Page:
MP1: Area Mode

In the first Machine Project checkpoint, MP0, you started making a cool Android app 1. This checkpoint and all subsequent ones build on that codebase, adding new features and improving the structure of the code.

In this second checkpoint (MP1), you will use your new object-oriented programming skills to package up some game logic into a class that will help you implement a new mode of the game.

In area mode, the objectives that can be captured are rectangular cells on an evenly spaced grid rather than specific targets. Entering a cell captures it—if possible. If at least one capture has already been made, subsequent cells can only be captured if they share a side with the most recently captured cell.

1. MP1 Deadline

Again, deadlines for each checkpoint vary by your deadline group. MP1 is due at:

  • 11:59 PM on Sunday 03/01/2020 for the Blue Group: all labs starting at 3 PM or earlier

  • 11:59 PM on Monday 03/02/2020 for the Orange Group: all labs starting at 4 PM or later

Since MP1 is another multi-week checkpoint, 10% of your grade on it is for submitting code that earns at least 40 points by 11:59PM on Sunday 02/23/2020 (Blue) or Monday 02/24/2020 (Orange). Late submissions will be subject to the MP late submission policy.

2. Getting Started with MP1

2.1. Obtaining MP1

You’ll be working on the same repository for the entirety of the Machine Project, so you already have your GitHub repository ready to go; all that’s missing is some provided UI and the test suite for Checkpoint 1.

To do this we are going to provide you with a remote: an alternate version of the Git repository from which changes can be merged. The one we will provide contains multiple changes to your current project. The release for MP1 adds two important files: the test suite itself and an Android Studio run configuration that will allow you to run the test suites easily. It also modifies MainActivity a bit so the user can choose what mode of game they want to play in your app.

To update your project with the remote and get started on MP1, follow these instructions:

  1. First, commit your work! This makes sure that you can easily undo any problems that the merge may cause. It should complete cleanly, but you never know.

  2. Next, go to VCS | Git | Remotes. A dialog should appear listing the existing remote (your personal repository).

  3. Press the small plus button. This brings up the Define Remote dialog. Enter release for the name and this for the URL:

  4. Press OK on both dialogs. You’ve added the remote.

  5. Get the remote code. Select VCS | Git | Fetch from the menu to download the remote commit. However, it still needs to be merged with your work.

  6. Merge the changes! Now we need to merge the changes from your computer with our remote repository, so go back to the menu and choose VCS | Git | Merge Changes. Check the remotes/release/mp1 branch you just fetched and press Merge! The Version Control pane will appear to inform you of 4 items updated from the server.

  7. If the branches don’t merge properly, please get help right away! Post on the forum, come down to office hours, or get help in lab next week. MP1 is a challenge and we want you to get started right away.

You also need to configure the autograder so that it knows that you’re working on MP1. Open the grade.yaml file in the root of the project, change the checkpoint setting from 0 to 1, and do File | Sync Project with Gradle Files. Running the Grade task should then produce a grade report for Checkpoint 1 rather than Checkpoint 0.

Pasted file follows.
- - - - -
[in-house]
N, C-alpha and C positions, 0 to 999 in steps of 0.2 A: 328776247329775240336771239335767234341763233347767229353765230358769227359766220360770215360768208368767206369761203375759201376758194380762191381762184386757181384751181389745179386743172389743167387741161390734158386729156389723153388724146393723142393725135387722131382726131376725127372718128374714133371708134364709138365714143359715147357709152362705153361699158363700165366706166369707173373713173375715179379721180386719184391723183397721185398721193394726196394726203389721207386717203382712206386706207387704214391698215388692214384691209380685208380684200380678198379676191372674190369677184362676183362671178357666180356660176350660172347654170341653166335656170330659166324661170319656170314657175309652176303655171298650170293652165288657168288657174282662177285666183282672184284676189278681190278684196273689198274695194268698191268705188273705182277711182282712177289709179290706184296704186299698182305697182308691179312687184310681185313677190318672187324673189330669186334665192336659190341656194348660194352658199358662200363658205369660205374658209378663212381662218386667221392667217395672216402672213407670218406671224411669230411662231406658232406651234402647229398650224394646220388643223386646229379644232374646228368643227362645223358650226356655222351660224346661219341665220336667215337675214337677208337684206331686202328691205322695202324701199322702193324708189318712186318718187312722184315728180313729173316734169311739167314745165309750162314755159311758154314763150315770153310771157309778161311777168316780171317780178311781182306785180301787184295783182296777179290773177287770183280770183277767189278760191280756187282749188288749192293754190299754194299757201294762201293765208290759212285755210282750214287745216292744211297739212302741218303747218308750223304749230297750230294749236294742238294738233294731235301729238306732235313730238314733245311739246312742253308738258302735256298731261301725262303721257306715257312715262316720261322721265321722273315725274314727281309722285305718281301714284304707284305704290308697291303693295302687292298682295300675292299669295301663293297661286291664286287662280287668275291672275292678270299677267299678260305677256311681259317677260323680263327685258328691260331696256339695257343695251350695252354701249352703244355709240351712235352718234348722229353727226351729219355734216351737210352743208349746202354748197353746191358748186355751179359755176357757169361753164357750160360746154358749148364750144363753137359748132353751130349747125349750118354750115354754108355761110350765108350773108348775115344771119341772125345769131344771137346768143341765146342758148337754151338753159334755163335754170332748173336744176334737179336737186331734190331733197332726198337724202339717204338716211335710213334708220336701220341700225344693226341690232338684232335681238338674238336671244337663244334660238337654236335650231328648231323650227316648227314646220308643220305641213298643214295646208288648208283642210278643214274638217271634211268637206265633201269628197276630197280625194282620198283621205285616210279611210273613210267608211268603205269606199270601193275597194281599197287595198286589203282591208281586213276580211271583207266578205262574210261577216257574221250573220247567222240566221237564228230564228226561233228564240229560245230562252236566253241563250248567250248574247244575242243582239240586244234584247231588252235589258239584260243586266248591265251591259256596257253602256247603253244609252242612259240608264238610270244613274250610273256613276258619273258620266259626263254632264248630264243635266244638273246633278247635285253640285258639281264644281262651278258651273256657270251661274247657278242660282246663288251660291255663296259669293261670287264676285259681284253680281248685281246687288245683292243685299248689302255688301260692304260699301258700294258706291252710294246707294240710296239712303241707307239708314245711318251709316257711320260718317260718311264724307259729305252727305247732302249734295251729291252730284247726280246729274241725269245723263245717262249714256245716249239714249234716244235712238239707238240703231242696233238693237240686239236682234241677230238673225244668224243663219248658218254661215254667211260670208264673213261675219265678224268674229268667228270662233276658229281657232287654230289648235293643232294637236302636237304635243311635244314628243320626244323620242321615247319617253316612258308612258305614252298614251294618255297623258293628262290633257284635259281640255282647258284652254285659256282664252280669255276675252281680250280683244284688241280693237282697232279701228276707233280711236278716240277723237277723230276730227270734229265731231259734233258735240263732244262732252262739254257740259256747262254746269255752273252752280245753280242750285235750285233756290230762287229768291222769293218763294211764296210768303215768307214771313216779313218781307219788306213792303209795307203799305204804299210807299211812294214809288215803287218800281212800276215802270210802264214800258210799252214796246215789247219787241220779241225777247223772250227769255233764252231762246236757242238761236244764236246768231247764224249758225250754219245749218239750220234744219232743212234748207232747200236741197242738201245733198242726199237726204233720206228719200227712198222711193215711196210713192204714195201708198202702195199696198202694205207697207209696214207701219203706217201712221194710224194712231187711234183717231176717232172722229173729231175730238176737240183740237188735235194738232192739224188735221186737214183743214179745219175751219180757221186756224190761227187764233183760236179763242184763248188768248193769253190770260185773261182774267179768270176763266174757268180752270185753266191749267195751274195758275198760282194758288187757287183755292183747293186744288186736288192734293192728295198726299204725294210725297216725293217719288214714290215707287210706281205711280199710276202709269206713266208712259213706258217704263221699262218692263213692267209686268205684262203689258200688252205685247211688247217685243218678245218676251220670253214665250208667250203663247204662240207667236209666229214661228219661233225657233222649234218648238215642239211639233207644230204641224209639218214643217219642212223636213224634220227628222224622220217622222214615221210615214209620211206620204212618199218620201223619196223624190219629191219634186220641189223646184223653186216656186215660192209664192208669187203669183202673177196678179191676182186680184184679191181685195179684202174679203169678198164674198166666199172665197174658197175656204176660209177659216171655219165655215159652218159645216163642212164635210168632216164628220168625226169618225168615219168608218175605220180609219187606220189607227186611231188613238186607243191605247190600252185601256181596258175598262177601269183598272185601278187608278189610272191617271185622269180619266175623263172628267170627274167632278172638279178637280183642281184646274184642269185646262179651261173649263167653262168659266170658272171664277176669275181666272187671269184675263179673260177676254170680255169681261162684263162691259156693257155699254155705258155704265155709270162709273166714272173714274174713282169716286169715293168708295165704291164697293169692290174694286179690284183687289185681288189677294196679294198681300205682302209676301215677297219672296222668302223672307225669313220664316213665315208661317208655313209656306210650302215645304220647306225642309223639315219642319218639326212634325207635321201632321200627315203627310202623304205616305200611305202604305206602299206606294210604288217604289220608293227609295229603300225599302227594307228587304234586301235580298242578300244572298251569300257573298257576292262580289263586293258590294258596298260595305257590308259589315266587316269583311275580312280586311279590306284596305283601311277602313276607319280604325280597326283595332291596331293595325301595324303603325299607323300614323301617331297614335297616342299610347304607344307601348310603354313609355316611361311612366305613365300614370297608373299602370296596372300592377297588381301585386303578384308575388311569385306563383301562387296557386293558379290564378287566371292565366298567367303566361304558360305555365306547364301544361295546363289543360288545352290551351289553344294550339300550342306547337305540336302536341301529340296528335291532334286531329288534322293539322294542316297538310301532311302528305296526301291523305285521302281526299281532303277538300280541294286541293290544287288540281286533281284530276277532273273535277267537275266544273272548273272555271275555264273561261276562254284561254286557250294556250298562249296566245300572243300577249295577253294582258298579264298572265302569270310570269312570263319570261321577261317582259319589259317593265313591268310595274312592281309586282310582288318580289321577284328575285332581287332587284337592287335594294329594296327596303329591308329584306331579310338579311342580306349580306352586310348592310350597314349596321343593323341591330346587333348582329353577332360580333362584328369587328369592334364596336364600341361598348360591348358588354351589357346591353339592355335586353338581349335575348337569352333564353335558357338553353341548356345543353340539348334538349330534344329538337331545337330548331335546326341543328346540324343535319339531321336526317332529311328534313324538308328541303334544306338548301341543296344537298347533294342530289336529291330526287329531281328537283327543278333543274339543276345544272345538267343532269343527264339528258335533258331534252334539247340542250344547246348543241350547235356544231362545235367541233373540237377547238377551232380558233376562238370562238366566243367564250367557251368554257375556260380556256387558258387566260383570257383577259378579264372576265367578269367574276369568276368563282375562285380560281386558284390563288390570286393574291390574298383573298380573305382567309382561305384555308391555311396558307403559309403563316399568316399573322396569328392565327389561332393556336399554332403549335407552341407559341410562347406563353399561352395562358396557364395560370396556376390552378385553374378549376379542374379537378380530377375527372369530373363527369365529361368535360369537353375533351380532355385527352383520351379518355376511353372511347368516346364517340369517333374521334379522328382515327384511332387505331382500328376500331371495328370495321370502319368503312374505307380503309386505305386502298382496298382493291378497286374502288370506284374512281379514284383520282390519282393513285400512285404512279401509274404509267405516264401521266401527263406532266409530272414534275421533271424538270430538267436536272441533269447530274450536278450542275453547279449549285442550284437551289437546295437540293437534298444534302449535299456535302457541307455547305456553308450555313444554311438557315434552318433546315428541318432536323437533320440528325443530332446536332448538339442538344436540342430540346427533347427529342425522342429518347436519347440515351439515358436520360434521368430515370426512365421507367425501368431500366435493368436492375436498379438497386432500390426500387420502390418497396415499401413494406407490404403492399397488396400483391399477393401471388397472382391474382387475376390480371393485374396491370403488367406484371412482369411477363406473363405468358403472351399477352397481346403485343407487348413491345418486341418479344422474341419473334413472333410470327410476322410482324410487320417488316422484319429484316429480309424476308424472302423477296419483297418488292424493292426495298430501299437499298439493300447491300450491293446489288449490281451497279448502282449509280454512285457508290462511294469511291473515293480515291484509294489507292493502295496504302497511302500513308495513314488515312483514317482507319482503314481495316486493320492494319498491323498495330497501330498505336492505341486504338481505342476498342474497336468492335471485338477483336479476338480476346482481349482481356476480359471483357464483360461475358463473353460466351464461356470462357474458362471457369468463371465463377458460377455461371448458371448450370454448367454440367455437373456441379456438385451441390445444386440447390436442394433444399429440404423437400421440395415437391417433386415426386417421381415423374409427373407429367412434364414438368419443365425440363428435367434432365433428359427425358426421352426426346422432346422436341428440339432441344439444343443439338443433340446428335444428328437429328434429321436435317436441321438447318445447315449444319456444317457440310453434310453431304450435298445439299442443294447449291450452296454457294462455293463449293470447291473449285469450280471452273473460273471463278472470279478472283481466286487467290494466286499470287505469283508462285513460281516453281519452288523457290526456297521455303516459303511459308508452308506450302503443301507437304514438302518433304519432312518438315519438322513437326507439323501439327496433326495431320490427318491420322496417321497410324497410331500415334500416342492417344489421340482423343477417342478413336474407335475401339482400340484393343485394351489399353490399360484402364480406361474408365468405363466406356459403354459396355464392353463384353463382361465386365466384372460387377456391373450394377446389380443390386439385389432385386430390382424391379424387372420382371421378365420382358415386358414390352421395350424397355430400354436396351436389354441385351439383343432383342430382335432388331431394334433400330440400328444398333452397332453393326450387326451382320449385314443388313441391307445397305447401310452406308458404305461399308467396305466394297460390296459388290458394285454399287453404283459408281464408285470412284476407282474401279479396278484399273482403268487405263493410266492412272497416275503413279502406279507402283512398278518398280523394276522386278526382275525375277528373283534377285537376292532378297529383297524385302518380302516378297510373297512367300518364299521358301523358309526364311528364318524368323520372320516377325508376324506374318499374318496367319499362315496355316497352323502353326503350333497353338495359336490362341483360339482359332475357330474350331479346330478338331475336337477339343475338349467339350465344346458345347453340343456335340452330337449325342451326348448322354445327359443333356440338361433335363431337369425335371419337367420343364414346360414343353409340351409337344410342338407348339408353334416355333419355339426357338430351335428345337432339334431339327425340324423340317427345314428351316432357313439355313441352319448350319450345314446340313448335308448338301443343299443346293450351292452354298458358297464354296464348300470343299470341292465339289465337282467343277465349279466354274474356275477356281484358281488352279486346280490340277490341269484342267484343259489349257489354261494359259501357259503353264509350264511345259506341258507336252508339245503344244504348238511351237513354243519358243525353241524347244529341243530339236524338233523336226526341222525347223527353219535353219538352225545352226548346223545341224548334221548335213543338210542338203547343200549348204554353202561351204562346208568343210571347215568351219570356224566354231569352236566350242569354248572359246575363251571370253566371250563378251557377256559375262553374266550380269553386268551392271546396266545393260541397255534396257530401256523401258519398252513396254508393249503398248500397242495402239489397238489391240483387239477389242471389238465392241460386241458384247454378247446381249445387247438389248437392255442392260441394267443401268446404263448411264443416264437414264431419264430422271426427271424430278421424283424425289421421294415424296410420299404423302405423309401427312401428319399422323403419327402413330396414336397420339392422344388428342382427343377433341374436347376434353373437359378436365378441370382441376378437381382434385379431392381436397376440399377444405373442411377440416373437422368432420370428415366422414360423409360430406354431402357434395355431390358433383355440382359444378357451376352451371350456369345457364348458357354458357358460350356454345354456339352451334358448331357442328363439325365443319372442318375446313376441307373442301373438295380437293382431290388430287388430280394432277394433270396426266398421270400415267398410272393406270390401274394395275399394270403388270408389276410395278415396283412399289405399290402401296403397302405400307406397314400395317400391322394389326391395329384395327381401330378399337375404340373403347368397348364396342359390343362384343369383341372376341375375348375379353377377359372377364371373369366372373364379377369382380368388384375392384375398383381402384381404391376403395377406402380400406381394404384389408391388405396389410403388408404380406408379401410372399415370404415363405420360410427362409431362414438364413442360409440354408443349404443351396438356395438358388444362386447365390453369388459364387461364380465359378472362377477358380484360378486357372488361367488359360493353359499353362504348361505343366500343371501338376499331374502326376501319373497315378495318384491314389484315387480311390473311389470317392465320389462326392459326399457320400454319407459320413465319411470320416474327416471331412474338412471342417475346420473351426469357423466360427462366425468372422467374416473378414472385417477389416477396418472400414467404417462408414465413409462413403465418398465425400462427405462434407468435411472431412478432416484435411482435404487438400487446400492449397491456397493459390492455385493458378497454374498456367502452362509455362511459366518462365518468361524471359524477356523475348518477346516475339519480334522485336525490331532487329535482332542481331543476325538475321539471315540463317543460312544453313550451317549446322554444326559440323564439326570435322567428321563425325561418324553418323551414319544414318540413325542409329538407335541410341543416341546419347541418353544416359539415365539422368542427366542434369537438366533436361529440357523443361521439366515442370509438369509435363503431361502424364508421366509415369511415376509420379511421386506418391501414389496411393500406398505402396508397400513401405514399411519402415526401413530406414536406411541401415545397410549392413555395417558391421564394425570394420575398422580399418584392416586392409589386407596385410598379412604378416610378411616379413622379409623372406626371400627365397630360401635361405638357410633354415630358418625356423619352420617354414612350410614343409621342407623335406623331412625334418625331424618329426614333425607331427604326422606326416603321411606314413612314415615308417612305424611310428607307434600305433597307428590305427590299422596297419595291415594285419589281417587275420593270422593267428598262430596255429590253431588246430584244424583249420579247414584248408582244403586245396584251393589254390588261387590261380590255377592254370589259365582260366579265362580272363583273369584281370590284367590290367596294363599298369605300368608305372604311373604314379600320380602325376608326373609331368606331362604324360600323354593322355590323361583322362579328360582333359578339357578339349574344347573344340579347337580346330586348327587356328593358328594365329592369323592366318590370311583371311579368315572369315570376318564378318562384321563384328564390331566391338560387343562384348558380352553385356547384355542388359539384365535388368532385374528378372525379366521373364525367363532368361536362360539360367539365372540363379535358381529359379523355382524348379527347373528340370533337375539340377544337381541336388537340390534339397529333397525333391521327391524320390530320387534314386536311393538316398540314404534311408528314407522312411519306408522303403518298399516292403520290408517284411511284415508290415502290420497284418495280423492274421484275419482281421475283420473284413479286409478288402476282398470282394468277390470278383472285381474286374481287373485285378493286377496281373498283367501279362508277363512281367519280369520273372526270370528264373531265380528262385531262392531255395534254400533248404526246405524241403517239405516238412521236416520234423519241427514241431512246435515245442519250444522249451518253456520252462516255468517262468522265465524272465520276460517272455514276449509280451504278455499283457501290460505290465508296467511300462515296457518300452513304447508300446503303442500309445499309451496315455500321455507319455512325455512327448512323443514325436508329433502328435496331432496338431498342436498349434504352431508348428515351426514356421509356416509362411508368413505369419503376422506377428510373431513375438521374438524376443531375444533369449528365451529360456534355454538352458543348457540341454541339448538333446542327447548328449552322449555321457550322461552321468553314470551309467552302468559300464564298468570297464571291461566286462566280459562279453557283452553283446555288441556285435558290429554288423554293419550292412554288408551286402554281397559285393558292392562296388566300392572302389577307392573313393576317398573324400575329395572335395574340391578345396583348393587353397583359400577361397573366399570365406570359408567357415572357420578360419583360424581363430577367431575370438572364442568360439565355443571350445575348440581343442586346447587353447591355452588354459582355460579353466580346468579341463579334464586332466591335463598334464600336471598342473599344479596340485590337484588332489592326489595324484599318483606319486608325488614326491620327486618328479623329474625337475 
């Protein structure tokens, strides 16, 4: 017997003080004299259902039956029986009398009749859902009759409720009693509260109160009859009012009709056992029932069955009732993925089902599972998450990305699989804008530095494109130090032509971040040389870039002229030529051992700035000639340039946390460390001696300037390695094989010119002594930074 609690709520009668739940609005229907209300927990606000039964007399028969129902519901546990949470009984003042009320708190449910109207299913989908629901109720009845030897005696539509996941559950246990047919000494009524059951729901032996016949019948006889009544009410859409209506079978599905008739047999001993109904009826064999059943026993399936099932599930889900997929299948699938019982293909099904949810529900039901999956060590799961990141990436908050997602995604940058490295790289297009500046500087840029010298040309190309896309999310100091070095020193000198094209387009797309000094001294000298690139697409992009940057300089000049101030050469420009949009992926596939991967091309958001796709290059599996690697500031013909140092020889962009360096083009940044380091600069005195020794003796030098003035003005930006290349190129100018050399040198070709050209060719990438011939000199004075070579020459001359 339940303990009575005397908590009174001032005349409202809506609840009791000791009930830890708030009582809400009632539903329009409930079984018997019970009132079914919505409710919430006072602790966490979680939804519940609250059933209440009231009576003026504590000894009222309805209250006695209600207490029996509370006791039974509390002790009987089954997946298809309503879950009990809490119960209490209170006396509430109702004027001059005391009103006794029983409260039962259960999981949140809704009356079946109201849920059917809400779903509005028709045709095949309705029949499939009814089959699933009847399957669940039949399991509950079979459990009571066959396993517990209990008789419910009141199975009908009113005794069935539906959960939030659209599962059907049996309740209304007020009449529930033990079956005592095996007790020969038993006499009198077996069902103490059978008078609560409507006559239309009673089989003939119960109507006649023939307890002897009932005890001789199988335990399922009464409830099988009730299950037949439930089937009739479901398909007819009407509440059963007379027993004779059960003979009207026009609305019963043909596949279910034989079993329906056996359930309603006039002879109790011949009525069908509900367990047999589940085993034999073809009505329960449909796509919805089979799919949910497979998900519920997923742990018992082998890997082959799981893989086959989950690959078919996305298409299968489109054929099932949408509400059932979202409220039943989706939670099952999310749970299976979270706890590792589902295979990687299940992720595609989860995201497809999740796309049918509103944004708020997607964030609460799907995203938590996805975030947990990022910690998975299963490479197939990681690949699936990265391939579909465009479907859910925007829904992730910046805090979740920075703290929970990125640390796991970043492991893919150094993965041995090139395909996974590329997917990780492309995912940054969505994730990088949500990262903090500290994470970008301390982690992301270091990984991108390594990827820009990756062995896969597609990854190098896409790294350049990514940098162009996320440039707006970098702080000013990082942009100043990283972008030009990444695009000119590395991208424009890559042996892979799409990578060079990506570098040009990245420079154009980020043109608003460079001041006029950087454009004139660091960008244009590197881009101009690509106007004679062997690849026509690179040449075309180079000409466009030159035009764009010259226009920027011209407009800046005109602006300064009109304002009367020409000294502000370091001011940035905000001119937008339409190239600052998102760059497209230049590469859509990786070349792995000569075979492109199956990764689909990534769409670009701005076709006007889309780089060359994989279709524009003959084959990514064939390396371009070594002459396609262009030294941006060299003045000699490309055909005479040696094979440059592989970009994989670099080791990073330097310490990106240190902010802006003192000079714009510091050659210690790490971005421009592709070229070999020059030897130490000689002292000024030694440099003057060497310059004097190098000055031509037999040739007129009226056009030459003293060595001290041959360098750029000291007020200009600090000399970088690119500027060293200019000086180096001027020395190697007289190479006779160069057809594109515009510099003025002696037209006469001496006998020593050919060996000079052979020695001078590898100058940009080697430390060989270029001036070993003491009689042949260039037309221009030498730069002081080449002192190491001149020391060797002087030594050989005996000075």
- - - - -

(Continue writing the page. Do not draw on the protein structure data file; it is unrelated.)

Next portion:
2.2. Late MP0 Submissions

If you didn’t finish the TargetVisitChecker functions in MP0, you can still do MP1. Changing the useProvided setting in grade.yaml from false to true (after updating checkpoint to 1) and doing a Gradle sync will make the app and grader use our correct TargetVisitChecker implementation. That is, calling TargetVisitChecker functions from GameActivity will produce the result from our solution, not your code. If you’re happy with your TargetVisitChecker implementation, leave useProvided set to false to continue using your MP0 code.

5% of the MP1 grade requires a working target mode game, so even if you use our provided TargetVisitChecker functions, you will still need to implement the GameActivity logic of MP0 yourself. If you have not done this, please do so now. Come to office hours if you need help.

If you want to go back later and work on a late MP0 submission for half credit, change the checkpoint setting in grade.yaml back to 0. That tells our grader to do an MP0 grading run. It’s OK if you’ve started working on MP1 or even a later checkpoint when you regrade MP0. The test suites are forward-compatible.

3. Multiple Activities in Android

Most apps have multiple different screens that are shown at different times. To switch to a different activity, code has to launch the new activity using an Intent. An intent specifies what is to be done and provides any extra information needed to do that—kind of like calling a function.

To create an intent to launch an activity, you need to specify the current context 2 and the new activity:

Intent intent = new Intent(this, OtherActivity.class);
// Don't worry about what the .class part means

Once you have an intent, you can pass it to the startActivity function to act on it:


By default, when a new activity is launched, the user can return to the old one by using the back button on the device. To make the old activity completely finish and no longer be available, you can call finish() after the startActivity call.

Additional data that needs to be passed to the new activity can be placed in extras. Intent extras are identified by a string name and can have various kinds of values. Each intent can have many extras. To add an extra, use a putExtra instance method of the intent:

intent.putExtra("name", "Jane Smith");
intent.putExtra("gpa", 4.0);

To access this data from the new activity, use the getIntent function to get the Intent that was used to launch the activity. To extract extras from the intent, call the get<Type>Extra functions, like getStringExtra or getDoubleExtra. The functions to get extras of primitive types require you to specify a default value that will be returned in case that extra wasn’t present. For example:

Intent intent = getIntent();
String name = intent.getStringExtra("name");
double gpa = intent.getDoubleExtra("gpa", 0.0); // 0.0 is the default